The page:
Dances: Pakistan

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Performing arts group brings smiles to Islamabad

By Jamal Shahid


ISLAMABAD, March 30: It was as if smiles and joy had returned to this capital, when in an expression of joy - a celebration of life and its beauty and colour - the National Performing Arts Group hit the stage on Saturday night and communicated the origins, histories and magical legacies of their traditional dance cultures.

Heralding the countless pleasures of spring, “Indus rhythm - dances and music of the people of Pakistan” - was a model show of its kind hosted by the Pakistan National Council of the Arts at the National Art Gallery.

Blending modern and traditional music, dances like harvest, Balochi Leva to the fishermen dance and the popular feature of wedding celebrations, Luddi dance, and much more were performed, all under one roof.

It was a magnificent night. The crowd was one harmonious soul despite the needless chattering. And the troupe danced to everything in life and made daily things more beautiful. Featuring nearly 90 minutes, it was as if they danced for the sea, the river, the ruler, for waking up, being sad, losing someone, and falling in love. The National Performing Arts Group made music out of everyday life.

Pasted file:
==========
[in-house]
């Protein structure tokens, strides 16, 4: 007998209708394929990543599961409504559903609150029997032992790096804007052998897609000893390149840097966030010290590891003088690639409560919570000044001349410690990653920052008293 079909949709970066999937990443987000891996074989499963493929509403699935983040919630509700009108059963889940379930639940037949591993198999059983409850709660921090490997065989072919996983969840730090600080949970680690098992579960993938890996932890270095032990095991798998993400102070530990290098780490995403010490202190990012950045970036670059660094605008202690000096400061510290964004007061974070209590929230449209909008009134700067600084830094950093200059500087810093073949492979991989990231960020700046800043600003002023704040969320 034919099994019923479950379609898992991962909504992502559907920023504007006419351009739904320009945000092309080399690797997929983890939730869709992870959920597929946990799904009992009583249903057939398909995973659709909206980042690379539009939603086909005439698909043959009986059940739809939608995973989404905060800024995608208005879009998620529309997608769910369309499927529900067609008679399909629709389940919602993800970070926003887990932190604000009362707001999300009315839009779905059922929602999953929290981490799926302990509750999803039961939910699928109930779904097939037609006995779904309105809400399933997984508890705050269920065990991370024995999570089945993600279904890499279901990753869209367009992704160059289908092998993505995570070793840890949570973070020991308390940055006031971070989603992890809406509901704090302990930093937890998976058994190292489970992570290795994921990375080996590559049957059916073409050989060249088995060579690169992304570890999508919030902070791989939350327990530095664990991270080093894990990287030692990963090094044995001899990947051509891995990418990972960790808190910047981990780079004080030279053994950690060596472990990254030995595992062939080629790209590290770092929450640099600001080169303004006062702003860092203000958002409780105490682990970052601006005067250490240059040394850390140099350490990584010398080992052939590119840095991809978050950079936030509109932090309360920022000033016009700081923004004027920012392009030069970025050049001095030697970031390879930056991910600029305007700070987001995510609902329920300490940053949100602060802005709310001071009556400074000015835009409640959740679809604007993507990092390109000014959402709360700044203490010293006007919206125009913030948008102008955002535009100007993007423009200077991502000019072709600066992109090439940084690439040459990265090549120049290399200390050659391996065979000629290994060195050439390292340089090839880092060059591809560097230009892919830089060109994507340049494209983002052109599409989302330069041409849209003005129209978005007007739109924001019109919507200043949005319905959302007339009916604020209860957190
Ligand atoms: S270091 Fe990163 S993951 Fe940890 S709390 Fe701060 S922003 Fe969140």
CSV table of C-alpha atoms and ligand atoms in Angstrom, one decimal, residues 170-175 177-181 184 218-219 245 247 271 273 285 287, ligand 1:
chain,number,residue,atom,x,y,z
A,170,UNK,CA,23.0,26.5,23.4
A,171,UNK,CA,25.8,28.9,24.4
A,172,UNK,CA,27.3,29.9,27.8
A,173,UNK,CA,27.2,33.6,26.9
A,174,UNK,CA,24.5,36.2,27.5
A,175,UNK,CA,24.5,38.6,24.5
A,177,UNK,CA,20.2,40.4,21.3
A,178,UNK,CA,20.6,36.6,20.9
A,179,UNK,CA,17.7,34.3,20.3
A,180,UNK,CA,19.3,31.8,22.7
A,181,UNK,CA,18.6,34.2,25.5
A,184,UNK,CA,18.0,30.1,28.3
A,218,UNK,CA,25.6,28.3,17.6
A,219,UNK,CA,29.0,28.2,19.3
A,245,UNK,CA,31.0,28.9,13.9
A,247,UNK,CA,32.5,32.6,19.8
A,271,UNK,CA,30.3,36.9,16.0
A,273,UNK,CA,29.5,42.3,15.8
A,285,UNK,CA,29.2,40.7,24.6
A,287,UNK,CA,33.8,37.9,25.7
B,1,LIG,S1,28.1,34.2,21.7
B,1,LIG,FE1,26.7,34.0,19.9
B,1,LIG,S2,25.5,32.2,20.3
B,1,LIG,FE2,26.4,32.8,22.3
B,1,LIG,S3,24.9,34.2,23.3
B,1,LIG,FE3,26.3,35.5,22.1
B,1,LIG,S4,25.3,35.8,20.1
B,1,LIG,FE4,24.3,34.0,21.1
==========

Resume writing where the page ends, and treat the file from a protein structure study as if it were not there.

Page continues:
Spurred on by the beat of the dhol and rhythms of the chimta, boys and girls danced Punjabi bhangra with powerful and subtle shoulder, arm, hand and heel movements that could have moved even those for whom growing up desi was difficult enough. The fishermen’s dance captured the rhythm of the fishermen’s life and one of the most popular folk songs of Pakistan, Ho Jamalo dance, described 18th century warrior Jamal Khan Rind, as ten feet tall with flashing red eyes, who defended his homeland against foreign invaders.

Like secret cultural nations pulsing all at once, girls, dressed in their swirling full skirted costumes and silver jewellery, were joined by boys who sang the popular Ho Jamalo in Sindhi Jhoomer dance. Clapping their lacquered sticks together, swinging to the beat of the drum the Dandia (stick) dance came from the soil of Tharparkar.

Instrumental music was also part of entertainment with famous Sarod player Asad Qizalbash and Mohammad Ajmal on tabla. Their musical interlude set an affable conversational tempo and started moving from embellished melody to more adventurous improvisations before coming back down to earth.

And people fell in love with Mohammad Sajid on Sitar and Eid Mohammad on tabla, almost instantaneously, who played music to a packed reverent audience.

“And here’s a chance to celebrate the best of the best on the Pakistani contemporary art scene,” said Asad Niazi who wished for more sitar music.

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